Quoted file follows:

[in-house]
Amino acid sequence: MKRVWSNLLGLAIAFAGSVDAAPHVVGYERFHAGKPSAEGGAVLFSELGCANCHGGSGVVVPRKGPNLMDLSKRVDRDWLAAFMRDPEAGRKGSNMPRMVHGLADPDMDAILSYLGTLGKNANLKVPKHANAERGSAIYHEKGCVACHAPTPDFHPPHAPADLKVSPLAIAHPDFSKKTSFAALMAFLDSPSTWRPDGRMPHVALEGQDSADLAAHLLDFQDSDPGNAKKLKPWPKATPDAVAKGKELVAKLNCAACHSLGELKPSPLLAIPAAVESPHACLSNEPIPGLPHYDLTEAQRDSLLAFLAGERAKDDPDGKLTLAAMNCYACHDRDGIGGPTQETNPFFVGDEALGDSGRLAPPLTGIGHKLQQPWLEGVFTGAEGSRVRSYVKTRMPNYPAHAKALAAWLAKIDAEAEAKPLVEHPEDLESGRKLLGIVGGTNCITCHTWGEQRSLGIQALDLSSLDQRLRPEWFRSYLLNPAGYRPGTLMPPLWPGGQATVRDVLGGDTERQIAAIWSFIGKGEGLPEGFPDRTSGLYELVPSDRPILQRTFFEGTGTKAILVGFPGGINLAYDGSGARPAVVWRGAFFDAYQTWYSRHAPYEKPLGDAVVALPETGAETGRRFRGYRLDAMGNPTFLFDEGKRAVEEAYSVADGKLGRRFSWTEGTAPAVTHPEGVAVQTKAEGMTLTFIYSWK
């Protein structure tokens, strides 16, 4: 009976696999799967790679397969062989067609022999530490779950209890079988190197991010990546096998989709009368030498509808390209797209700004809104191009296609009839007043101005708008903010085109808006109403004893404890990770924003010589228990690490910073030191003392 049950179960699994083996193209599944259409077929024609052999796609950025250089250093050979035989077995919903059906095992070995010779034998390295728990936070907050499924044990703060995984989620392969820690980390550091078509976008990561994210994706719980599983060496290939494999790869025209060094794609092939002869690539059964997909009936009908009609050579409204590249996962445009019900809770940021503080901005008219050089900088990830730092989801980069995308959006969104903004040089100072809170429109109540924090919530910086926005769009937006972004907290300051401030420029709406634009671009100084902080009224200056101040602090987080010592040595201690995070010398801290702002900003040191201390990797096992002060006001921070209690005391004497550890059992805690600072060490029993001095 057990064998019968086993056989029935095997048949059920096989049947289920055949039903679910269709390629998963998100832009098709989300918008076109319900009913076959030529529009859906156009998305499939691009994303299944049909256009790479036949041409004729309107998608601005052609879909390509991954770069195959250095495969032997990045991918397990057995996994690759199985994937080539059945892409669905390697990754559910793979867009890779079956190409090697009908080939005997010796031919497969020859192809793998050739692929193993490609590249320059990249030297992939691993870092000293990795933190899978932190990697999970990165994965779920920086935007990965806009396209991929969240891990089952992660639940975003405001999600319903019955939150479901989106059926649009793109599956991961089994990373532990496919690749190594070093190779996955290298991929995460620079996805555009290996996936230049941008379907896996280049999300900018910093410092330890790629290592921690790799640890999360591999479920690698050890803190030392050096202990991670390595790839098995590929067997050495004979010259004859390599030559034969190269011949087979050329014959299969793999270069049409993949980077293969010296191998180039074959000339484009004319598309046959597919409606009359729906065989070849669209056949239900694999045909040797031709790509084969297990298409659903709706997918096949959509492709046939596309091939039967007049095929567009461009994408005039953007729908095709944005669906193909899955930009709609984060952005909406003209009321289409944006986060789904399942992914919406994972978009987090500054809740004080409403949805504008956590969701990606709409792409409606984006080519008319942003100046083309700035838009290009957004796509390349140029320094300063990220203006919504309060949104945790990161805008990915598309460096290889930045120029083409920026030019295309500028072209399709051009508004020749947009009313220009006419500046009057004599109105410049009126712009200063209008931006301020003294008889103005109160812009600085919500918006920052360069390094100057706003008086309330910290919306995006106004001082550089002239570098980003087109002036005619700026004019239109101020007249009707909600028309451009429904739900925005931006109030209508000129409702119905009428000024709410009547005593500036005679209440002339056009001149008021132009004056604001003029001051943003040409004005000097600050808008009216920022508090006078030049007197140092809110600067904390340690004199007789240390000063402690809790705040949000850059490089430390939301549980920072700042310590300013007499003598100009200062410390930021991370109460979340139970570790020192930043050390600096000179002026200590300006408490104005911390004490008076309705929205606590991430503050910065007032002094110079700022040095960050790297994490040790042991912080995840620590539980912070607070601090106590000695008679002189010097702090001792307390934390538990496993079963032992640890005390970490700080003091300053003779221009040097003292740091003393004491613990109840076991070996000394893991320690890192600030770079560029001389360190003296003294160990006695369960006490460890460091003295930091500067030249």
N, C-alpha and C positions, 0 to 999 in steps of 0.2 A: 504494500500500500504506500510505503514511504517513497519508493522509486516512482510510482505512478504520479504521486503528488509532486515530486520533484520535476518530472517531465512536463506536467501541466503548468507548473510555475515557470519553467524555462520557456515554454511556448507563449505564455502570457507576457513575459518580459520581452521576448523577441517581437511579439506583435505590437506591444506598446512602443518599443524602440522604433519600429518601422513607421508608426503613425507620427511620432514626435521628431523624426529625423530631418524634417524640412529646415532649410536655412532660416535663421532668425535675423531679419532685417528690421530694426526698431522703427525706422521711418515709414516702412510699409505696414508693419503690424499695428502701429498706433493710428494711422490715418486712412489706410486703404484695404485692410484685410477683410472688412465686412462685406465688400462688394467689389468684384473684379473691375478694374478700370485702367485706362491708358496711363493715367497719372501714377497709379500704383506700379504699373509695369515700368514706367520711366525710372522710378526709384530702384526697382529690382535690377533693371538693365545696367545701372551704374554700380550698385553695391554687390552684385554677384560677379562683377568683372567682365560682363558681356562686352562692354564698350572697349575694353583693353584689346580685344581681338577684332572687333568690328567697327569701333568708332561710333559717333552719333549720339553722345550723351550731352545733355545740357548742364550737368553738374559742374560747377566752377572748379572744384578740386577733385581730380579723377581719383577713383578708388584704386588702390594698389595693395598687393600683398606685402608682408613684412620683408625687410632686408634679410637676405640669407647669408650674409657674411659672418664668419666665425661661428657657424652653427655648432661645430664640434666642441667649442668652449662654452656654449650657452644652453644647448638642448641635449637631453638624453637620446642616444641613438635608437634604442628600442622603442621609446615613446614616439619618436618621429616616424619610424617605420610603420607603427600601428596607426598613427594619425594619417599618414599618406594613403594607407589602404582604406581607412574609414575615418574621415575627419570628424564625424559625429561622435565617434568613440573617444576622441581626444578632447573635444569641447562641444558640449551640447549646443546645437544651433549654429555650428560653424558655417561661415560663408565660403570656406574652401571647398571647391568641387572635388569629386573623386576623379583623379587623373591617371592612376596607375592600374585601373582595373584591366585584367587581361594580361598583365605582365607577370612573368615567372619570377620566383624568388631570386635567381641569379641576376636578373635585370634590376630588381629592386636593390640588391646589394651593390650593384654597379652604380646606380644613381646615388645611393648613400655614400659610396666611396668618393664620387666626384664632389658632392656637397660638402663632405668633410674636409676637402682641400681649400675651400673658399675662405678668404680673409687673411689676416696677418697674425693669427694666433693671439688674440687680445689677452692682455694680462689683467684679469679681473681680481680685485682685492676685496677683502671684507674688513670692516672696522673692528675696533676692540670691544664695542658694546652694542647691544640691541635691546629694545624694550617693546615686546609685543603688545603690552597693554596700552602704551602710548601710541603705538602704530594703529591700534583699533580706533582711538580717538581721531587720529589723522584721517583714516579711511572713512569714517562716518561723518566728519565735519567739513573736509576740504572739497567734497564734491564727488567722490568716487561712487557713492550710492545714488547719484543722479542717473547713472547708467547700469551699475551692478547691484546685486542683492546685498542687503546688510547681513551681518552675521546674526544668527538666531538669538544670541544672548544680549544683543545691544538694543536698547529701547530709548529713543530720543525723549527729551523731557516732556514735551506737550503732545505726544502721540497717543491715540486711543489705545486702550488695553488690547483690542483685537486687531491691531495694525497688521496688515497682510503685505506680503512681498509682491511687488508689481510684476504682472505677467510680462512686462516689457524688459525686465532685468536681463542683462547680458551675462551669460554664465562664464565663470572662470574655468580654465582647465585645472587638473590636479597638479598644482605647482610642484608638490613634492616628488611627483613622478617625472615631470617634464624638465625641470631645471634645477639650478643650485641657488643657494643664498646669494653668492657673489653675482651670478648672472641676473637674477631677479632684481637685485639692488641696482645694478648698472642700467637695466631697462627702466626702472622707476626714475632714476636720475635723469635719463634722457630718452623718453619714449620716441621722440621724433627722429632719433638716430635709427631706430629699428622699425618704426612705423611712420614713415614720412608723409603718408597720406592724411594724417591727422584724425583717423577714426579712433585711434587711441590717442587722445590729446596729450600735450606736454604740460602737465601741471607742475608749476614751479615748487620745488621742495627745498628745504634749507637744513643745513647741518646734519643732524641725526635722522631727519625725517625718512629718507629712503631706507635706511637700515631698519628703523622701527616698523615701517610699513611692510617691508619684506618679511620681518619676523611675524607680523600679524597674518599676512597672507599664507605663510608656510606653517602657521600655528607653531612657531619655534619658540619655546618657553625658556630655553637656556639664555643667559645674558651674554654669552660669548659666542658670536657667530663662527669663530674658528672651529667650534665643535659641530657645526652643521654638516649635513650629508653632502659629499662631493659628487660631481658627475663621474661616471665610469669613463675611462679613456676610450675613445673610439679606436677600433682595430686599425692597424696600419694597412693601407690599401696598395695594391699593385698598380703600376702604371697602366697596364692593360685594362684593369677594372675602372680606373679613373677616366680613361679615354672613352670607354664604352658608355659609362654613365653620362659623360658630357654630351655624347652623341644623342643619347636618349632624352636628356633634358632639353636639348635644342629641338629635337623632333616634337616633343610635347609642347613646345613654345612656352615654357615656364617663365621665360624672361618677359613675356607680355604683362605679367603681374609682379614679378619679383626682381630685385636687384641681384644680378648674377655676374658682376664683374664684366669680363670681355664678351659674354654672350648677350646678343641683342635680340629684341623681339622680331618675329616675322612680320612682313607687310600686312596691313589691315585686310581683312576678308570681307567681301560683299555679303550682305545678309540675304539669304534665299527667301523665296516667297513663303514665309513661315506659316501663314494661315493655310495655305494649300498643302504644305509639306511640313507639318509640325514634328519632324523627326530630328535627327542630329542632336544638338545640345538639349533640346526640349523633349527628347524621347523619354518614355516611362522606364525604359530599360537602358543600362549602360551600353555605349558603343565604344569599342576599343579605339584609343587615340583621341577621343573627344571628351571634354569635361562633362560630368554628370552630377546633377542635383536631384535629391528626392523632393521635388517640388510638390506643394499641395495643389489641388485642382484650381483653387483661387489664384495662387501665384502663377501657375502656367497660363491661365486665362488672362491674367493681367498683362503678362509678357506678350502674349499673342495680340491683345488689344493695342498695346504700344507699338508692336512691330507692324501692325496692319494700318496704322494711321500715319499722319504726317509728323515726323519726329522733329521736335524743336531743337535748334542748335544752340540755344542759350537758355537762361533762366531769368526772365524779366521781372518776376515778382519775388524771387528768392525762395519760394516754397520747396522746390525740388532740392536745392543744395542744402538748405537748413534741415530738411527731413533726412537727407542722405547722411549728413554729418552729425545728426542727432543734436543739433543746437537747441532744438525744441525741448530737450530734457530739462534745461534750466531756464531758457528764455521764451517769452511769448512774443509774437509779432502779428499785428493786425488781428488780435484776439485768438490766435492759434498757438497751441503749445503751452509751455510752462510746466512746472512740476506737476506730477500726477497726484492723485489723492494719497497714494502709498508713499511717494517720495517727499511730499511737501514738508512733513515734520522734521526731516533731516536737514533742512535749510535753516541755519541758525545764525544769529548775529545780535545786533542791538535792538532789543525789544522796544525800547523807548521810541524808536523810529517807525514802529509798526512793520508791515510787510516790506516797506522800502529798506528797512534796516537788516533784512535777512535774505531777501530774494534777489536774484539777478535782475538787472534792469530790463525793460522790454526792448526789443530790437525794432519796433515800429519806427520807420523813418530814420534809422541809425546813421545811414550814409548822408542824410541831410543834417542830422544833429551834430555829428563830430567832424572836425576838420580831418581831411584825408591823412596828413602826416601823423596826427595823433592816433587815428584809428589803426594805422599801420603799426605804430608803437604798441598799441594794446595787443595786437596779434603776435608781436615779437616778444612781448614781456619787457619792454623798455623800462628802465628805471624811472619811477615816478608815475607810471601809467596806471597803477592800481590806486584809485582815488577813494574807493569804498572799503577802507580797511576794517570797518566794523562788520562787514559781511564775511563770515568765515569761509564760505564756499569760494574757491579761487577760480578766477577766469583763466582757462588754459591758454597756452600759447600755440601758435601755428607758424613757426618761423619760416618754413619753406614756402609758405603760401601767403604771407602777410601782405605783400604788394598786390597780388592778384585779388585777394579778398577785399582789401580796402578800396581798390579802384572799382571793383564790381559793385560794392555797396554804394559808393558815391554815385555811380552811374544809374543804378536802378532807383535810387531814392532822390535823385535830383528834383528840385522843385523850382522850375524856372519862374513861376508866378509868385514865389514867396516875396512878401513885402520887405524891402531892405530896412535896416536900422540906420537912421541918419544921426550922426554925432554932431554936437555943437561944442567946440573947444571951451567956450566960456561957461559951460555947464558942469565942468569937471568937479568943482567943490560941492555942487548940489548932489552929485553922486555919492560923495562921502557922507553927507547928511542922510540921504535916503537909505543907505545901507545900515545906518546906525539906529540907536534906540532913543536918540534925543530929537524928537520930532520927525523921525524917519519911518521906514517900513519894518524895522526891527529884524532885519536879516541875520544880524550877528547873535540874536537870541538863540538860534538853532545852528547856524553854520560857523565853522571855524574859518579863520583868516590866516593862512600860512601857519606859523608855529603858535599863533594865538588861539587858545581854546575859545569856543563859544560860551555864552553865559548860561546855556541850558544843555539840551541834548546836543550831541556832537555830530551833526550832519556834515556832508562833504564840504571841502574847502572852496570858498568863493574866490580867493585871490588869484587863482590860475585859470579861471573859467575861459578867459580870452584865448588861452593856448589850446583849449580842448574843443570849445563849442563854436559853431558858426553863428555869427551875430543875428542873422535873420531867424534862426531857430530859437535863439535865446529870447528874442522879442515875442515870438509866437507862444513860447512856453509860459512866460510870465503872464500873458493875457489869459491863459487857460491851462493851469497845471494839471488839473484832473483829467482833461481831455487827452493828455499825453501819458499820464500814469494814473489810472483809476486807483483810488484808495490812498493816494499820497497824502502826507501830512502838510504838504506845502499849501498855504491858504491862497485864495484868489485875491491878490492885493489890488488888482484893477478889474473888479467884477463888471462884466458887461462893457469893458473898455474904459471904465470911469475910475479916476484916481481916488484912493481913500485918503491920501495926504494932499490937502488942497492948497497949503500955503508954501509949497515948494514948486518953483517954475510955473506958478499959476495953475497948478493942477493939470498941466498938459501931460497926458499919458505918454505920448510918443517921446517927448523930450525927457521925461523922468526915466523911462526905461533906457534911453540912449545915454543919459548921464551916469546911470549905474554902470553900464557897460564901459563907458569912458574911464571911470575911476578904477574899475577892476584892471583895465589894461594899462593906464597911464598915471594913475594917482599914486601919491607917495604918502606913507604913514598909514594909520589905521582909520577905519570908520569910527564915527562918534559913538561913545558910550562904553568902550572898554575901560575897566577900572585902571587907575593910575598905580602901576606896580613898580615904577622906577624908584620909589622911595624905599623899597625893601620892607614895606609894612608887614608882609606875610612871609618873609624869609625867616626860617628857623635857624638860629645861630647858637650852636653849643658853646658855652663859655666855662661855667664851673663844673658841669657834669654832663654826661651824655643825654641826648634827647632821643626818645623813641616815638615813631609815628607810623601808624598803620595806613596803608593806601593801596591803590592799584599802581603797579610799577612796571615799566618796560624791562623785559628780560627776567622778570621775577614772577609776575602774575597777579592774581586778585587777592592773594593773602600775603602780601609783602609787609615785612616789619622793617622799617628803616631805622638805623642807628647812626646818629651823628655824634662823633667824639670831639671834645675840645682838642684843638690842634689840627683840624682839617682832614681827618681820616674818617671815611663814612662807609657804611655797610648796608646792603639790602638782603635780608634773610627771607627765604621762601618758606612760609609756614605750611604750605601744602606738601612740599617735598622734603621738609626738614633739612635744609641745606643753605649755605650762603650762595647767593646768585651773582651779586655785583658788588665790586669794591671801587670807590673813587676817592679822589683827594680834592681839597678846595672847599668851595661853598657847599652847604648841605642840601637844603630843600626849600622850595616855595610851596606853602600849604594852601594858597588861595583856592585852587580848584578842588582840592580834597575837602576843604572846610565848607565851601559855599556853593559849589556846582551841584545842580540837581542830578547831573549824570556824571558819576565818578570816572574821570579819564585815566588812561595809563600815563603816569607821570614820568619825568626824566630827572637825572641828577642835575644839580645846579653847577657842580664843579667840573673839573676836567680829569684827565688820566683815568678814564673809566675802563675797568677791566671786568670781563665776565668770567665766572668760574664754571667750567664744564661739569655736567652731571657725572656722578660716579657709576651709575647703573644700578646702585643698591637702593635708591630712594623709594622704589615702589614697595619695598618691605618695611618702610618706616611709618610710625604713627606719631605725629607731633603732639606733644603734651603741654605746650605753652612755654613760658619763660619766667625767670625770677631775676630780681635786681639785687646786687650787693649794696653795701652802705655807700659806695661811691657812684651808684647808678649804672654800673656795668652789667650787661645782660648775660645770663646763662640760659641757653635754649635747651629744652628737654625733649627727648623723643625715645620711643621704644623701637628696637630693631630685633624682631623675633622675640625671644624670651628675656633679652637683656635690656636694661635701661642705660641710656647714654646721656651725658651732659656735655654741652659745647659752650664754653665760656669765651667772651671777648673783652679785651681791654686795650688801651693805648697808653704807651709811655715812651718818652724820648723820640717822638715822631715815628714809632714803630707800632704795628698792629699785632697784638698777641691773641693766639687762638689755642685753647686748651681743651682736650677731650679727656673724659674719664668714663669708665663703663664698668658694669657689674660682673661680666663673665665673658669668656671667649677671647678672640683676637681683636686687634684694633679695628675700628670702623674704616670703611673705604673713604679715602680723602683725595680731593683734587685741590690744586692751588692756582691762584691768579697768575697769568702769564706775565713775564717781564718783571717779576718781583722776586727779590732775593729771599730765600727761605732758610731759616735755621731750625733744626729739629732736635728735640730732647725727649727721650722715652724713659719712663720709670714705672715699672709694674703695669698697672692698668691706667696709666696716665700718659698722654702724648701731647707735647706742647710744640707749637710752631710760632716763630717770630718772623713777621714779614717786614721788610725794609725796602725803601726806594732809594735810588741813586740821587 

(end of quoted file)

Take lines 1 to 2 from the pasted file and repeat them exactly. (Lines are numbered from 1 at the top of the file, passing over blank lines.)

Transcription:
[in-house]
Amino acid sequence: MKRVWSNLLGLAIAFAGSVDAAPHVVGYERFHAGKPSAEGGAVLFSELGCANCHGGSGVVVPRKGPNLMDLSKRVDRDWLAAFMRDPEAGRKGSNMPRMVHGLADPDMDAILSYLGTLGKNANLKVPKHANAERGSAIYHEKGCVACHAPTPDFHPPHAPADLKVSPLAIAHPDFSKKTSFAALMAFLDSPSTWRPDGRMPHVALEGQDSADLAAHLLDFQDSDPGNAKKLKPWPKATPDAVAKGKELVAKLNCAACHSLGELKPSPLLAIPAAVESPHACLSNEPIPGLPHYDLTEAQRDSLLAFLAGERAKDDPDGKLTLAAMNCYACHDRDGIGGPTQETNPFFVGDEALGDSGRLAPPLTGIGHKLQQPWLEGVFTGAEGSRVRSYVKTRMPNYPAHAKALAAWLAKIDAEAEAKPLVEHPEDLESGRKLLGIVGGTNCITCHTWGEQRSLGIQALDLSSLDQRLRPEWFRSYLLNPAGYRPGTLMPPLWPGGQATVRDVLGGDTERQIAAIWSFIGKGEGLPEGFPDRTSGLYELVPSDRPILQRTFFEGTGTKAILVGFPGGINLAYDGSGARPAVVWRGAFFDAYQTWYSRHAPYEKPLGDAVVALPETGAETGRRFRGYRLDAMGNPTFLFDEGKRAVEEAYSVADGKLGRRFSWTEGTAPAVTHPEGVAVQTKAEGMTLTFIYSWK